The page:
And yes. The posters beautifully captured the emotional pinnacle that each character would eventually reach, which also colored by expectations as to where I felt this particular ride would end up. The cake exploding against a wall, and then Marlene’s reaction to it remains one of the great unforgettable images of the production in my mind. Images that stood out for you?
Josh: It’s funny that you bring up the concept of identification in the context of this production (I correspondingly tend to view a piece first through the lens of the director, naturally). I feel like the choices surrounding the almost always silent Marlene easily made her the most accessible of the characters. And yet I question whether she was actually accessible or merely the most identifiable, in the sense that we, as similarly emerging artists, can only make sense of Petra’s overwrought downfall through the lens of what was effectively her intern. That final monologue in which Marlene finally expressed her struggle in the shadow of her more famous employer, ultimately dispensing with the character entirely to express the extent to which the actress herself has struggled, was the moment where I finally connected to the material and the pronounced emotional stylization that preceded it. This divergence from the original, in which Marlene simply abandons her beloved abuser Petra, also seemed like the most clear identification with the material on the part of the creators.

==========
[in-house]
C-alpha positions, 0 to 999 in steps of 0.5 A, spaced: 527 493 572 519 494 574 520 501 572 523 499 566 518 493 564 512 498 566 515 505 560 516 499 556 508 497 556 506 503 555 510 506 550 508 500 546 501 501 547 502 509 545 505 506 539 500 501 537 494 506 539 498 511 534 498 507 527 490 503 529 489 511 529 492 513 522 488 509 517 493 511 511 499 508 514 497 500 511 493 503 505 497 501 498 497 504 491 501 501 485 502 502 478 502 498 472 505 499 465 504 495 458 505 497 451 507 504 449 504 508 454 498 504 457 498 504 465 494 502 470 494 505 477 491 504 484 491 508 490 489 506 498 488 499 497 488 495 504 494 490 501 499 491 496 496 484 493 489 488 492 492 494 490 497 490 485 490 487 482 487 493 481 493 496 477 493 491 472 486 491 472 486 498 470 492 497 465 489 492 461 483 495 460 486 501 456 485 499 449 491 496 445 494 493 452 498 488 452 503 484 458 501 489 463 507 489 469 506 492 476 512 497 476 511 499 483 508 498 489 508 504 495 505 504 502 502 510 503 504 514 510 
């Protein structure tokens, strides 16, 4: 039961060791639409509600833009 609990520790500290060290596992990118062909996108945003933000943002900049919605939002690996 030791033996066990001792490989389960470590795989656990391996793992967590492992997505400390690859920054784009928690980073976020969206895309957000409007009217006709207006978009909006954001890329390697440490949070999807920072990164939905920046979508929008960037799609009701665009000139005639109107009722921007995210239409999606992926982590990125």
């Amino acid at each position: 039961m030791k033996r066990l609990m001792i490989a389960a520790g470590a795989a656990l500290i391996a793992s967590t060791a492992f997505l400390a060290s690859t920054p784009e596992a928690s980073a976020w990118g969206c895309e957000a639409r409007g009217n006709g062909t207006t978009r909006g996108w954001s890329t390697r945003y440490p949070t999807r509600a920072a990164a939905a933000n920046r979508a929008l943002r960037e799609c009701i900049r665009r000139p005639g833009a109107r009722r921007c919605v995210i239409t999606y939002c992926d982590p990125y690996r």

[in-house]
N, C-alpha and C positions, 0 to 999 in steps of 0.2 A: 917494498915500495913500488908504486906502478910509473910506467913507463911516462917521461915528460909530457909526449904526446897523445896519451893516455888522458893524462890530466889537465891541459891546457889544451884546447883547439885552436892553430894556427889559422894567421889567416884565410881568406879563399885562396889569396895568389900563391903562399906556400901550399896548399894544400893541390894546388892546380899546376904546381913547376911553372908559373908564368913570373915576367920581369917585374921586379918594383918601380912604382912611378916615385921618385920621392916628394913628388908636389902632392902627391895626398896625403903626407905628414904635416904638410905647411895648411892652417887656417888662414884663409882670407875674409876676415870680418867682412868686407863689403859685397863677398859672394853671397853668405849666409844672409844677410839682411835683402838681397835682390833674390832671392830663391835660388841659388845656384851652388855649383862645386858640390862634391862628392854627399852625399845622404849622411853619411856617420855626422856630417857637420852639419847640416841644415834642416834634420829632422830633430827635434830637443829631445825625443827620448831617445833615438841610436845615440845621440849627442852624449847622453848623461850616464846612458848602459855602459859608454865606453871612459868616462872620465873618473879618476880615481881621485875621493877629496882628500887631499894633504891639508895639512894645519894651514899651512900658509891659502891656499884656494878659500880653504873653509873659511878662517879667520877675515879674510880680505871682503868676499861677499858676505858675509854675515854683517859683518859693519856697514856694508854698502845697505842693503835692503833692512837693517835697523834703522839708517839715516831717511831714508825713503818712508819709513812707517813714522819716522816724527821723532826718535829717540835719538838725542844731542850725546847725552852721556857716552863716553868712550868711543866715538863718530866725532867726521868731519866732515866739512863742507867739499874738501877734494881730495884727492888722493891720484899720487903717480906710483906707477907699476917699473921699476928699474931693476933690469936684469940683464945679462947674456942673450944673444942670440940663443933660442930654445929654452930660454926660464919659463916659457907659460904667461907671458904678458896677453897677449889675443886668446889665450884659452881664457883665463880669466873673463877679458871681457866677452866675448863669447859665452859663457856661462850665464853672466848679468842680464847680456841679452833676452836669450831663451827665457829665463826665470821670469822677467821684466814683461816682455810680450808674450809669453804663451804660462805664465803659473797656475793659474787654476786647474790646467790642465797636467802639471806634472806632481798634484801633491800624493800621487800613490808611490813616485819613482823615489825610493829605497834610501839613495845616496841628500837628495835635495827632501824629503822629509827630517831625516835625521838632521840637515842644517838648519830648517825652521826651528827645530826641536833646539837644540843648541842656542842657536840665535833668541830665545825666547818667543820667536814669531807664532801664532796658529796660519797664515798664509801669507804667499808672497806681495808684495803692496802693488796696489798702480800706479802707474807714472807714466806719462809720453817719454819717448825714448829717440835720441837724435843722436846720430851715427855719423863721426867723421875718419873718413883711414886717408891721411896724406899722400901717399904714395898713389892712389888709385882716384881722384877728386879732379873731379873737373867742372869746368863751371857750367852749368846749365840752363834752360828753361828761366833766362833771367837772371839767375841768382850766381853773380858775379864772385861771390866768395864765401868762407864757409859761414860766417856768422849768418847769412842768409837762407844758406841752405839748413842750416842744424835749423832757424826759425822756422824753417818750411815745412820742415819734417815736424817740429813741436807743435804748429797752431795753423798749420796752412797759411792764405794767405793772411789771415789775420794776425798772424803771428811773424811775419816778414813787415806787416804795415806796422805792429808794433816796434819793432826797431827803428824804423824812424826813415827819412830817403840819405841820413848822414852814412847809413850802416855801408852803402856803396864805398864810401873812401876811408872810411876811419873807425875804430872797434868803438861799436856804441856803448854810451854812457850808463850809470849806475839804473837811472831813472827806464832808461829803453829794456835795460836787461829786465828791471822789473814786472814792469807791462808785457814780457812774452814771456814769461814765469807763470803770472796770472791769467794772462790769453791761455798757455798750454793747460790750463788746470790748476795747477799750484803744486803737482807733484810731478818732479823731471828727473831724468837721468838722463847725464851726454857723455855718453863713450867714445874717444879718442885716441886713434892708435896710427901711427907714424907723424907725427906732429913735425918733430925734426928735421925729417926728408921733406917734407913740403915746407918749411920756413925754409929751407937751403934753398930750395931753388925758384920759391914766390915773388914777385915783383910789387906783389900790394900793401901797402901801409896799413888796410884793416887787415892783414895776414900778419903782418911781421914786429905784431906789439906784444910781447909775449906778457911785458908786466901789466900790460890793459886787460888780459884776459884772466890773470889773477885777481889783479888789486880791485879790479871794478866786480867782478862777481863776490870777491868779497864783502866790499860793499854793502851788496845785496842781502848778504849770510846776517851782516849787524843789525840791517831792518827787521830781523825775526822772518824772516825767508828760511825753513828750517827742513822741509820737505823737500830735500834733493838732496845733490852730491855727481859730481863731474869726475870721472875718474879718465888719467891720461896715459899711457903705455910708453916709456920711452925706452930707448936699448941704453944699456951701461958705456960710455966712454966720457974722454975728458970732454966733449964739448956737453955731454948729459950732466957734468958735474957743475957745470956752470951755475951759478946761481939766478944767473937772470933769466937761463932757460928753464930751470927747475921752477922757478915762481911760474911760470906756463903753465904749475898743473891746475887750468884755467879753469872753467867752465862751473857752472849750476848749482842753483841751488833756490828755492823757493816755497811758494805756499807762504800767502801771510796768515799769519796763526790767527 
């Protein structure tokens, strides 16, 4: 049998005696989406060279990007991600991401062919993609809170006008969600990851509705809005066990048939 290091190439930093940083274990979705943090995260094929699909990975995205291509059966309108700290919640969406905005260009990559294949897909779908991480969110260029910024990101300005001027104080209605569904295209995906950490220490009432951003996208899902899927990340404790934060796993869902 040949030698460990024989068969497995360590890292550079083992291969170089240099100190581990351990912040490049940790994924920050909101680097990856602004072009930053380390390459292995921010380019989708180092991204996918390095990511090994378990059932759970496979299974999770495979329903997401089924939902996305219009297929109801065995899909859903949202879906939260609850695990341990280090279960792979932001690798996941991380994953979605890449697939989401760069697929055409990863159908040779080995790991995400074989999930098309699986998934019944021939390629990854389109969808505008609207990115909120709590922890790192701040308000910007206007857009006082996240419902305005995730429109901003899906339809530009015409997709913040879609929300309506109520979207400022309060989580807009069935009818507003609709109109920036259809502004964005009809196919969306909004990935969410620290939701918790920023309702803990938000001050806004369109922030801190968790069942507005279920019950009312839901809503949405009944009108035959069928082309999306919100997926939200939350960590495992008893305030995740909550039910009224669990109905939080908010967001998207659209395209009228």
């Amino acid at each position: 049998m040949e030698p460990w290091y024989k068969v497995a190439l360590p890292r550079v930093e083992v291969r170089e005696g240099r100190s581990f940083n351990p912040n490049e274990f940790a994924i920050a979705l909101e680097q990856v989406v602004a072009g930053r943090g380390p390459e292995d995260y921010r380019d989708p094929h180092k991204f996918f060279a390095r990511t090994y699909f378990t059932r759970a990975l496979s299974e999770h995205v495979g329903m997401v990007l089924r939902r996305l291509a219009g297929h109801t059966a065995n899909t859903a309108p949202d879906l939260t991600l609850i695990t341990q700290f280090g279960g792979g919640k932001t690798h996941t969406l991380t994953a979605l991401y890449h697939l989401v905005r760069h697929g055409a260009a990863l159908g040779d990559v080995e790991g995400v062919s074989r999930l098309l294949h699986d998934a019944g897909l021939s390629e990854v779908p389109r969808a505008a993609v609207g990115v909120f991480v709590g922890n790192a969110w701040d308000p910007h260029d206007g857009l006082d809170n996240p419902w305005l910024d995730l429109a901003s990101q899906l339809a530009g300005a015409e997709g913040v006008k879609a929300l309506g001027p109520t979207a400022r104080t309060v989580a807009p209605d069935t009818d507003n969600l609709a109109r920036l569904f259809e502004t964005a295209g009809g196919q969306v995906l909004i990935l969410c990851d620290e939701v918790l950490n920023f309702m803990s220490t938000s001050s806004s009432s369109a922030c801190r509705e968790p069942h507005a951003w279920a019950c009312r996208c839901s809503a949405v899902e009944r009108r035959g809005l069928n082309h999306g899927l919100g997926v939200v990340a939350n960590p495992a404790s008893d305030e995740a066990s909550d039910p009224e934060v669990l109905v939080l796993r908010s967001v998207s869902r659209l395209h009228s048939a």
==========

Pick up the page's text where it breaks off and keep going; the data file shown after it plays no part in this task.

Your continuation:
Beyond this moment, I was frequently hypnotized by Bryce Cutler’s slowly pulsating fluorescents that underscored the scenes. Betsy Brown (playing Karin) as the object of Petra’s desire, manically leaping up and down on the couch as her lover/sugar-momma wept also sticks out in my mind. And of course that live chameleon whose pink terrarium heat-lamp was identical to the house-lights, leaving me to question the philosophical implications of that repetition: Am I the chameleon? Is the chameleon me?
It occurs to me that there’s something strange about you and I going on about a work that is so purposefully absent of men. And yet, despite passing the Bechdel test with flying colors, I actually have trouble considering this a feminist play. Not to put too much of a political read on it, but there was something downright malicious about the portrayal of women here, frequently offering up both seductress and hysteric types. Perhaps this is why I mentioned camp earlier. Because for me viewing the over-the-top performances through the lens of camp allowed me to see the piece as a reclamation of/commentary on these very tropes.
Okay, maybe I’m getting in a little too deep. If you’d rather not get into this, feel free to end this part with the chameleon joke.
Dan: My feeling is that – although I think we ought to, and will, tread lightly – given that it was something we both noticed, it’s appropriate for us to dig a little deeper into this particular representation of female bodies on stage. I also found tension between what was happening on stage (essentially a three-woman love triangle with no one to root for, except perhaps the aforementioned Marlene – but we don’t really want her to end up with Petra, do we?) and what was happening outside of the play, 45 years after it was written, in the real world. I can’t speak for all audiences, but I certainly believe that artists and academics come to the theater armed with a hyper-awareness of identification politics, and this play certainly raises flags.